Life aboard an old, creaky 1919 bungalow often feels like living on a boat to me.
Many years ago we were actually this close to buying an old wooden boat to live on and sail, called the “Anteak.”
I’m still not sure which antique would have been more labor intensive to maintain, the old wooden boat or this old wooden house.
I’m never more under the illusion of living on a boat than on a rainy day like today.
The view through the “bath house” windows (a small, glassed-in porch built off the master bedroom) feels especially like being on the bridge or “wheelhouse” of a boat, notwithstanding the impressionistic blur of the garden outside.
Some of the similarities: I’ve felt this house roll and sway gently on the waves that earthquakes bring. Termites would be the equivalent of dry rot chewing away at the ribs of a vessel. And with quarters similarly confined in a 1,100-square foot house, there has to be optimal cooperation among its crew. Also like boats, our house has built-ins for efficiency of storage. In a lot of the old bungalows, these built-ins were removed some time mid-20th century when television arrived, and placing the t.v. set became the supreme design consideration for living areas. The built-ins became cumbersome obstacles to prime viewing placement. Our house still has most of the old built-ins, though admittedly scuffed around the edges. We figure at least two prior owners stood firm and resisted tearing out the hand-made cabinetry — or maybe they just didn’t care enough either way. Maybe they enjoyed a certain amount of stasis in life. Who can say?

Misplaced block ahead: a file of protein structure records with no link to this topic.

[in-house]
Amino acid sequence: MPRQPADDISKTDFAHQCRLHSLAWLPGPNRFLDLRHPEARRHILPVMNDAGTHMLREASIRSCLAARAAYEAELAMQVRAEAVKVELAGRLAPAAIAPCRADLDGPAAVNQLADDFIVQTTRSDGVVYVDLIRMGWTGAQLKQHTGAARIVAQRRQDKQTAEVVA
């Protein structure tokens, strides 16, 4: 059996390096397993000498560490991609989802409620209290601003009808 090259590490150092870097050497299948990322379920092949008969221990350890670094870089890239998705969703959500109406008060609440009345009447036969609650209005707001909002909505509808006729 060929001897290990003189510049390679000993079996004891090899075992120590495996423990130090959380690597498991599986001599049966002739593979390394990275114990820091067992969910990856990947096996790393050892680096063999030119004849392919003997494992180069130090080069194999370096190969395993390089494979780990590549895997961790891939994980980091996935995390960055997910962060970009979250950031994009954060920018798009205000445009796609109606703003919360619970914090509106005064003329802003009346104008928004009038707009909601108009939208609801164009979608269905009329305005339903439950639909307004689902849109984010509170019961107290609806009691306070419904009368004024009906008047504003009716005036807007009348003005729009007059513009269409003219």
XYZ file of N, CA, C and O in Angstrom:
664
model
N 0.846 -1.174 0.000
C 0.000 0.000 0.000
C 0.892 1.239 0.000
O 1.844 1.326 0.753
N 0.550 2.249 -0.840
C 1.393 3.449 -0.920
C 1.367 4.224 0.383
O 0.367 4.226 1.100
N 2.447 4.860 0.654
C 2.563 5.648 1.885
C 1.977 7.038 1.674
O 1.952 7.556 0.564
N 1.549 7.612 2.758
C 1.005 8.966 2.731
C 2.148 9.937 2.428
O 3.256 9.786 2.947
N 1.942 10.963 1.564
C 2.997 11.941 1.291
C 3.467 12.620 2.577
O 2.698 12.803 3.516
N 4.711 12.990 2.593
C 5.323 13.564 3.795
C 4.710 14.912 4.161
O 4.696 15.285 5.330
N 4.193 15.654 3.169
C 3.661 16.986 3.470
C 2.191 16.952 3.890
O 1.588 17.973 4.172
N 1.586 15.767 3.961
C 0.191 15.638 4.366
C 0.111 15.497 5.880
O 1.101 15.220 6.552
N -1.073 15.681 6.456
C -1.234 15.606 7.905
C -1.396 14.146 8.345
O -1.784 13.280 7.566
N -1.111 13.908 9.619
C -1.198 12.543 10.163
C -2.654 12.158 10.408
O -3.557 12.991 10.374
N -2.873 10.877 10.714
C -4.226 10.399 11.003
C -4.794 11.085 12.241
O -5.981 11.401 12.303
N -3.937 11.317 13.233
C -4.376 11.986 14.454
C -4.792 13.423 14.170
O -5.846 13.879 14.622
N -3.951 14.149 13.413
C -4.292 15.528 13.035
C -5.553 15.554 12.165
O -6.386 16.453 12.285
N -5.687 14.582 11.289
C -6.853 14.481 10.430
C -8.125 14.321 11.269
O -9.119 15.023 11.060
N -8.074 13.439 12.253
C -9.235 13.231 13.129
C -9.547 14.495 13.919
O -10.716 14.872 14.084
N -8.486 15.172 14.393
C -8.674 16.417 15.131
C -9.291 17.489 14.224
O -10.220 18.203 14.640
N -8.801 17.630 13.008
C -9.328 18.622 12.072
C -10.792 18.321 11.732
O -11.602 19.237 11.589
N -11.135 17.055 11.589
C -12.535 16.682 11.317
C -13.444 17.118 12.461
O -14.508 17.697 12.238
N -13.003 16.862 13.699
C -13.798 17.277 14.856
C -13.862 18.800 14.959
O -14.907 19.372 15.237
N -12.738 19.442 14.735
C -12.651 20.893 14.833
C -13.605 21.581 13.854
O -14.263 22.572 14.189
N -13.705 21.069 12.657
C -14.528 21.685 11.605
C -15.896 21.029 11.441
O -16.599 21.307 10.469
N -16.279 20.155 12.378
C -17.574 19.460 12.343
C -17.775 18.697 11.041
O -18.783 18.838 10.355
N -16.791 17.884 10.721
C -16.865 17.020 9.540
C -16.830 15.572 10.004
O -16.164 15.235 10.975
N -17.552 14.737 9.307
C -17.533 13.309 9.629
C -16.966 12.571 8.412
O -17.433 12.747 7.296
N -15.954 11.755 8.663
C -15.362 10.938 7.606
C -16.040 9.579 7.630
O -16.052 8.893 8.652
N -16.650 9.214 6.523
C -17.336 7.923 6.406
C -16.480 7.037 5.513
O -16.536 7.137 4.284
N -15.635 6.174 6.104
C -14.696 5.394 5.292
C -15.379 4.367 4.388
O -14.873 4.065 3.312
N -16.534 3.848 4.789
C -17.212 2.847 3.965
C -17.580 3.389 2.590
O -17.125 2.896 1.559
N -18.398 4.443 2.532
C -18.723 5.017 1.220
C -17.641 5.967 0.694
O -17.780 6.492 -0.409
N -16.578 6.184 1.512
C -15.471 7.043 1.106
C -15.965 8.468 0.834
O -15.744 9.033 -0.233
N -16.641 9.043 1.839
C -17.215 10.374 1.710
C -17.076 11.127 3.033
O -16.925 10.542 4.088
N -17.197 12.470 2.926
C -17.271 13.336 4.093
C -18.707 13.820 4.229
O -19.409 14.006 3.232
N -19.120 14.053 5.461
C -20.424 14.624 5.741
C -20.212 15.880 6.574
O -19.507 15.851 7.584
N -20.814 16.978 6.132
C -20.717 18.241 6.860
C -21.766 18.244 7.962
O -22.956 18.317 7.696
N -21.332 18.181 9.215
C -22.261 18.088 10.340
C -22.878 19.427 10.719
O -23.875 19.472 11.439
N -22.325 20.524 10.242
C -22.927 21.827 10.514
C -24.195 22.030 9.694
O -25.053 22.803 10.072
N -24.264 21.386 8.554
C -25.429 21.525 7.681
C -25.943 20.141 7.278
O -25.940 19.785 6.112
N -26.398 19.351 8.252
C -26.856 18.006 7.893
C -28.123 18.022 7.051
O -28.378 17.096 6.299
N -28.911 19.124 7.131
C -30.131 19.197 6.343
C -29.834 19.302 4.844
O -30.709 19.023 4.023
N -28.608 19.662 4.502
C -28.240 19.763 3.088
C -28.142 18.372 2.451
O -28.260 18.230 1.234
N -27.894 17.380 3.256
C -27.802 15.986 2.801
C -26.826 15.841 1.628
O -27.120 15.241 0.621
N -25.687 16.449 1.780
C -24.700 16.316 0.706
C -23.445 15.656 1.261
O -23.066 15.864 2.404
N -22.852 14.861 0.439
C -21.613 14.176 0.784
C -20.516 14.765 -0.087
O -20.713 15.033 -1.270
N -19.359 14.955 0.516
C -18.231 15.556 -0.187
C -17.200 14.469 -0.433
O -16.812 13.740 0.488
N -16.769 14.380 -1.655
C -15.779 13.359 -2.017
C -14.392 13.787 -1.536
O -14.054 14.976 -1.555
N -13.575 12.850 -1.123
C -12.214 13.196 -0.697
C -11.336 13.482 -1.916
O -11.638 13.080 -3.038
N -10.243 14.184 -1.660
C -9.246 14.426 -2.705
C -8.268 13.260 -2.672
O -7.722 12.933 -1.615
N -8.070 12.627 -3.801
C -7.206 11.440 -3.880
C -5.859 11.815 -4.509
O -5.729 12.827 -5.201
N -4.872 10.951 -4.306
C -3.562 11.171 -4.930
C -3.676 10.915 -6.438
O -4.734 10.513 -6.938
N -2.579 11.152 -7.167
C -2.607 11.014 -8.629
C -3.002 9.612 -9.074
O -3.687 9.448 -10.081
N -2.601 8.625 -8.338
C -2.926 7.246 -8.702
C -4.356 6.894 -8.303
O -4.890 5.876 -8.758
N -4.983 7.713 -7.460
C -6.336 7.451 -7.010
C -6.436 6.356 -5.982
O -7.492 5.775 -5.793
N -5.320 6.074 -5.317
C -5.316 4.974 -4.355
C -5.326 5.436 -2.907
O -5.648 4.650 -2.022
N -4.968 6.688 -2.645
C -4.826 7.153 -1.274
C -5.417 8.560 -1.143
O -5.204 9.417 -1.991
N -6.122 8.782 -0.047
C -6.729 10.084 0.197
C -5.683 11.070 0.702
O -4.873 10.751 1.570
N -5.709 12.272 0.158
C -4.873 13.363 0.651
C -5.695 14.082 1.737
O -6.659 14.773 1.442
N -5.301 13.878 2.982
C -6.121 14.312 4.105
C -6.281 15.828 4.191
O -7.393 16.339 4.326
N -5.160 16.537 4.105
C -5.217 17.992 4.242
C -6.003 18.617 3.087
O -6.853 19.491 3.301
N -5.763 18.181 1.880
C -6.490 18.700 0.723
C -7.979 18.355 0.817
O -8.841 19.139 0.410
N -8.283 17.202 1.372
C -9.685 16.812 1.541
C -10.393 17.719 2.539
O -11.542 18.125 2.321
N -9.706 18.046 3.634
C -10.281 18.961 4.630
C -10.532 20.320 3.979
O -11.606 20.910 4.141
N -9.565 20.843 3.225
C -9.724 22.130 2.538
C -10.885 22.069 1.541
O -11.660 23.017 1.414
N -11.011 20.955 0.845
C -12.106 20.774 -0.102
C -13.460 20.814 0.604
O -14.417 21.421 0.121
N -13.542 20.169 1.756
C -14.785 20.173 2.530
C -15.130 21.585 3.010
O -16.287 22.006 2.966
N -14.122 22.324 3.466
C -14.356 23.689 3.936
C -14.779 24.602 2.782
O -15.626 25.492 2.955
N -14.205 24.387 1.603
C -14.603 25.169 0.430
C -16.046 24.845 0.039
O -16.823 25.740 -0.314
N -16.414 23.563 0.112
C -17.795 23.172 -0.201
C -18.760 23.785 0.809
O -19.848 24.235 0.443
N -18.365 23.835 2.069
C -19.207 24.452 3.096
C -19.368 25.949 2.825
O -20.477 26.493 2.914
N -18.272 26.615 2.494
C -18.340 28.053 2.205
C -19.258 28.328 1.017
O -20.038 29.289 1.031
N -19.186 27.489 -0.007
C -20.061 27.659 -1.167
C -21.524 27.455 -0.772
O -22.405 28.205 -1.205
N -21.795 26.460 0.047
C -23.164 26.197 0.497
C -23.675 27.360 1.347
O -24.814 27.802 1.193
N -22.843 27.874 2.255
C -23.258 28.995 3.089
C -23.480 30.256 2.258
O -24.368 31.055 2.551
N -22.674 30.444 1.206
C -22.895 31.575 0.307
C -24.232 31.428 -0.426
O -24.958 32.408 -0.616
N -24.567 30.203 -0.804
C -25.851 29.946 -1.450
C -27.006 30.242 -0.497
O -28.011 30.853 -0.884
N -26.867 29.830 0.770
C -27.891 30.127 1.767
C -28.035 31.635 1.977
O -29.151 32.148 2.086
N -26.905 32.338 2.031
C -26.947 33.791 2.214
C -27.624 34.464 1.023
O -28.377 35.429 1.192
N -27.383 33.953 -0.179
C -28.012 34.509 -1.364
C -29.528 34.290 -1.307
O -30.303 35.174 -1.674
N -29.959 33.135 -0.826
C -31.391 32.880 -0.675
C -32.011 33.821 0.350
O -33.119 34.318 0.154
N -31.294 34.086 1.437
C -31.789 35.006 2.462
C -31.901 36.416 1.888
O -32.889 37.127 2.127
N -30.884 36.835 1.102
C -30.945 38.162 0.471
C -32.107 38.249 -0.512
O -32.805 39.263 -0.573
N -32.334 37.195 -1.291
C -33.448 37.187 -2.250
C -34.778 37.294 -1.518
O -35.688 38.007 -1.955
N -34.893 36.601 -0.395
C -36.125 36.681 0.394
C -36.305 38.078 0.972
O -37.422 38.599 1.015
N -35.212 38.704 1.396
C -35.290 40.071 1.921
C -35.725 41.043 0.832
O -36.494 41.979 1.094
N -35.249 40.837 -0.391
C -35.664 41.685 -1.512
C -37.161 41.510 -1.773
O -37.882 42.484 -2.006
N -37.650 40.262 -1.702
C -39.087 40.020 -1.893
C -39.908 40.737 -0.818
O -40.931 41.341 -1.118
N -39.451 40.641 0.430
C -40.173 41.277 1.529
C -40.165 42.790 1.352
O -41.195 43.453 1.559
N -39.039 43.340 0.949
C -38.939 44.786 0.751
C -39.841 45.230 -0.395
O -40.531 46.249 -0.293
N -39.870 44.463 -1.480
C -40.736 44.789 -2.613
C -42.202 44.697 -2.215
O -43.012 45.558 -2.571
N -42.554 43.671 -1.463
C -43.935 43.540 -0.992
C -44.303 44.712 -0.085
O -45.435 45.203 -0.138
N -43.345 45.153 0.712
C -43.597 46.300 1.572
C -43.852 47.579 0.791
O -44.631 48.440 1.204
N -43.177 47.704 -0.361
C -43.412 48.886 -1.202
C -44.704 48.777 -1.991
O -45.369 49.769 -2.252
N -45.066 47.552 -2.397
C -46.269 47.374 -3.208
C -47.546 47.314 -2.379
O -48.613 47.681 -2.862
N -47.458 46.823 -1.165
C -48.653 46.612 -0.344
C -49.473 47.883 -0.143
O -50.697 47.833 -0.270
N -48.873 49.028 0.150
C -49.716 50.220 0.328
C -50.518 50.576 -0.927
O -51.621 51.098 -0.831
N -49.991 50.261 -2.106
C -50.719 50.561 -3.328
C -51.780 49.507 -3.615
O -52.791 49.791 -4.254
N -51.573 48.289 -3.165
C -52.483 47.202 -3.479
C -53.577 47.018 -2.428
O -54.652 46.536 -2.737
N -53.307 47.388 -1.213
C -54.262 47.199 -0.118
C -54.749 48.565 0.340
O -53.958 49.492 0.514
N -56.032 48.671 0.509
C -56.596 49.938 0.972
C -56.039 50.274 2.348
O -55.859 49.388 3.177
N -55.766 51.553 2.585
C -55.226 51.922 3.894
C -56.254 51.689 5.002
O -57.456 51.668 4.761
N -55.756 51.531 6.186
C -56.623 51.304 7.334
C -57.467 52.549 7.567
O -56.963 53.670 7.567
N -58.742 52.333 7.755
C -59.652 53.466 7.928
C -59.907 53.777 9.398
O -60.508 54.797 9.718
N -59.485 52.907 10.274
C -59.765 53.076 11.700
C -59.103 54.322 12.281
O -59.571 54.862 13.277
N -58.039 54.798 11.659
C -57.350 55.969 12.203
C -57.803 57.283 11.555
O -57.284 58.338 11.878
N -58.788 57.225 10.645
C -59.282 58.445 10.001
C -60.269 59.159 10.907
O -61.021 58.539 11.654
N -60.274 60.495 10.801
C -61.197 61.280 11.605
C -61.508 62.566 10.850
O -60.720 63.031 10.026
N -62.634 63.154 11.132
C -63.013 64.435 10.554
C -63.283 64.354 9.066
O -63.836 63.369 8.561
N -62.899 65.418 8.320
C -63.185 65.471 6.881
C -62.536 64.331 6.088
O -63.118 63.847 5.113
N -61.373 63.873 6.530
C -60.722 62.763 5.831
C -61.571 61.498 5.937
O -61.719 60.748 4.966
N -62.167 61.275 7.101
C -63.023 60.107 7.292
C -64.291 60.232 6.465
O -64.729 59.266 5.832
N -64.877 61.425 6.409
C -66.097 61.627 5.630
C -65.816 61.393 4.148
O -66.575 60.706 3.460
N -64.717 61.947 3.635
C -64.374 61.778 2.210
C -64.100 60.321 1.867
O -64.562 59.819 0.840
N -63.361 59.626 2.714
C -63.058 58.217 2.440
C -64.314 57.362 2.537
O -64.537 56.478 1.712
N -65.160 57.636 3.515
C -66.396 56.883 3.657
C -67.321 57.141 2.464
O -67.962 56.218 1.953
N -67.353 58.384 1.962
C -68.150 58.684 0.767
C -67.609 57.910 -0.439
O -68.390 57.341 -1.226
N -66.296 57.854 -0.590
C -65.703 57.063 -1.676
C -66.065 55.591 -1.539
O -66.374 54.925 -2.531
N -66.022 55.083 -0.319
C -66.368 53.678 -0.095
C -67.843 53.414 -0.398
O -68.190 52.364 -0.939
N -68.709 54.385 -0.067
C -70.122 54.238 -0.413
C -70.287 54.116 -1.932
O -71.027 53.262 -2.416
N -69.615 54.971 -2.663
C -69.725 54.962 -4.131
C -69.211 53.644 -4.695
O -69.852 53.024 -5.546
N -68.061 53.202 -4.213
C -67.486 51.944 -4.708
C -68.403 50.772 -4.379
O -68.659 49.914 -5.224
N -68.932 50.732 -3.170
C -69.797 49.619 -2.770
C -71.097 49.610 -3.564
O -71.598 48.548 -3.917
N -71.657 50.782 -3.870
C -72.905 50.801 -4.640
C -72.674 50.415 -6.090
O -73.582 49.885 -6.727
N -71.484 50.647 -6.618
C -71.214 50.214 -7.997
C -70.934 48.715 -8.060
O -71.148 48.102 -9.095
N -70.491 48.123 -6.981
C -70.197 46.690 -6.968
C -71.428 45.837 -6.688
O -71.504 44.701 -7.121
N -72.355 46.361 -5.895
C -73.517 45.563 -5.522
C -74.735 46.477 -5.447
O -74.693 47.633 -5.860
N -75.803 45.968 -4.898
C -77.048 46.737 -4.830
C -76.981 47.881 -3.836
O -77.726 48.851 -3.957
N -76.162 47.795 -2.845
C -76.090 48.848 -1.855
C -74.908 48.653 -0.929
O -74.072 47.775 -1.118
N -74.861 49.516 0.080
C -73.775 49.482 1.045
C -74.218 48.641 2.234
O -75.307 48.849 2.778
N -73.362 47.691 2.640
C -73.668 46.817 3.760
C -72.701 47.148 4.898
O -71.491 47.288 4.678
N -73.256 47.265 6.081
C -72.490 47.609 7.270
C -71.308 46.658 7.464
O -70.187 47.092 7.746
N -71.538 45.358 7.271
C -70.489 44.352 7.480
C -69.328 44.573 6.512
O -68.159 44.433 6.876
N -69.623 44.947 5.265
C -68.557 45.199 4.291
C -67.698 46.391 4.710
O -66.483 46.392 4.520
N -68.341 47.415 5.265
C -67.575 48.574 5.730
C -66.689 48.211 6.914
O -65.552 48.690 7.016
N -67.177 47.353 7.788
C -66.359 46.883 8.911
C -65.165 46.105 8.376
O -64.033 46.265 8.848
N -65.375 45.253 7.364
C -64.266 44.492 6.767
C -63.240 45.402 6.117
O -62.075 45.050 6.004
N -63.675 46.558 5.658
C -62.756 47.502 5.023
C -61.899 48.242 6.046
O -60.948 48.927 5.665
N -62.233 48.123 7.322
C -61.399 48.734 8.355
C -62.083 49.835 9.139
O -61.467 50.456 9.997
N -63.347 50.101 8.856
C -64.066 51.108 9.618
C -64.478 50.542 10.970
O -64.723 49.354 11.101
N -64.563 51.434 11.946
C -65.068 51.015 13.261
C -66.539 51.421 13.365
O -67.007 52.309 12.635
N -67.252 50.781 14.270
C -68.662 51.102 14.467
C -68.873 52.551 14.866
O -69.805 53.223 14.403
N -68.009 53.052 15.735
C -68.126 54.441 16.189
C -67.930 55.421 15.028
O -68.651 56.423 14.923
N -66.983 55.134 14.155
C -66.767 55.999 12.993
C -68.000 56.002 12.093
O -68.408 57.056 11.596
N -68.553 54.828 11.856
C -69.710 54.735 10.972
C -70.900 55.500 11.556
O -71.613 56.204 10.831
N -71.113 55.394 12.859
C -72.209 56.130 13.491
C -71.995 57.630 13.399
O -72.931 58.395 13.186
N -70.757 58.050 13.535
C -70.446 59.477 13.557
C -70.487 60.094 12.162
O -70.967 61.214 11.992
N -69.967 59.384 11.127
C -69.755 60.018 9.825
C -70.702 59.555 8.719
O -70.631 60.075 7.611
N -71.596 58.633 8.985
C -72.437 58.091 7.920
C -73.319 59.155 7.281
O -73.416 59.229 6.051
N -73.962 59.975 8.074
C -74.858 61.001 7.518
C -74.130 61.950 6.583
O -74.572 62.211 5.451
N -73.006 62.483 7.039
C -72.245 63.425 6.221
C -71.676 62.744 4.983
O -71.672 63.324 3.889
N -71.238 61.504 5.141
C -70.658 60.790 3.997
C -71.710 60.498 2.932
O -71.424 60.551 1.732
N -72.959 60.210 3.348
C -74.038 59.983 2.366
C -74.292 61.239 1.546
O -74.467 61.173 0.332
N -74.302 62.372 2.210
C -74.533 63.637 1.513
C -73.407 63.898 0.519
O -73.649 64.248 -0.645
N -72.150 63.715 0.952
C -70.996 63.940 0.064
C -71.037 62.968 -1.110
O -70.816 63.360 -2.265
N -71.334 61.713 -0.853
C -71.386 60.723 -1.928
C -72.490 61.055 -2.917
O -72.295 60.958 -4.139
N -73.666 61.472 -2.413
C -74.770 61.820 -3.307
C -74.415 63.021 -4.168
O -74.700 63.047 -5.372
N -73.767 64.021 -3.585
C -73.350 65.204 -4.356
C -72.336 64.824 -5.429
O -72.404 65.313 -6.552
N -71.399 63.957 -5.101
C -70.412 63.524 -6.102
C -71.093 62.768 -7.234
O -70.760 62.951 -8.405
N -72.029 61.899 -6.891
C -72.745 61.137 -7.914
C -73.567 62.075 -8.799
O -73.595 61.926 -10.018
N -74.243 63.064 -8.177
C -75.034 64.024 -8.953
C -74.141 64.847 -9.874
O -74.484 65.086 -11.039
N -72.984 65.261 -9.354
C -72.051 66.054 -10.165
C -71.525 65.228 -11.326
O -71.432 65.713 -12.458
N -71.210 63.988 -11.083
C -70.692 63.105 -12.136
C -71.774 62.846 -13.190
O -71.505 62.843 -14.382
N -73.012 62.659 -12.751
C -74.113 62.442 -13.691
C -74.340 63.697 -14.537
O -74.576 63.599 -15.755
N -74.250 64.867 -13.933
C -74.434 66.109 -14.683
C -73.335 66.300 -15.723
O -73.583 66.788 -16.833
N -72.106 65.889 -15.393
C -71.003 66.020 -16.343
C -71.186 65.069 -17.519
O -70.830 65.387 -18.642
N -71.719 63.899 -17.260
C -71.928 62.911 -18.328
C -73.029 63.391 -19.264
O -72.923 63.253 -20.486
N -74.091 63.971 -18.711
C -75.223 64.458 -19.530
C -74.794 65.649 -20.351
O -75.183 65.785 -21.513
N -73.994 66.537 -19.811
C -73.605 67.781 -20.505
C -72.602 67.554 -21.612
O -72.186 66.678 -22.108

Living room built-in bookcase and bathroom built-ins (and bulk head lights, another nautical similarity)
Maybe this house is training me for a life aquatic in the confined quarters of a real houseboat some day. Imagine a rainy day on a real houseboat…with a choice collection of potted plants on the foredeck, of course.
Image found here.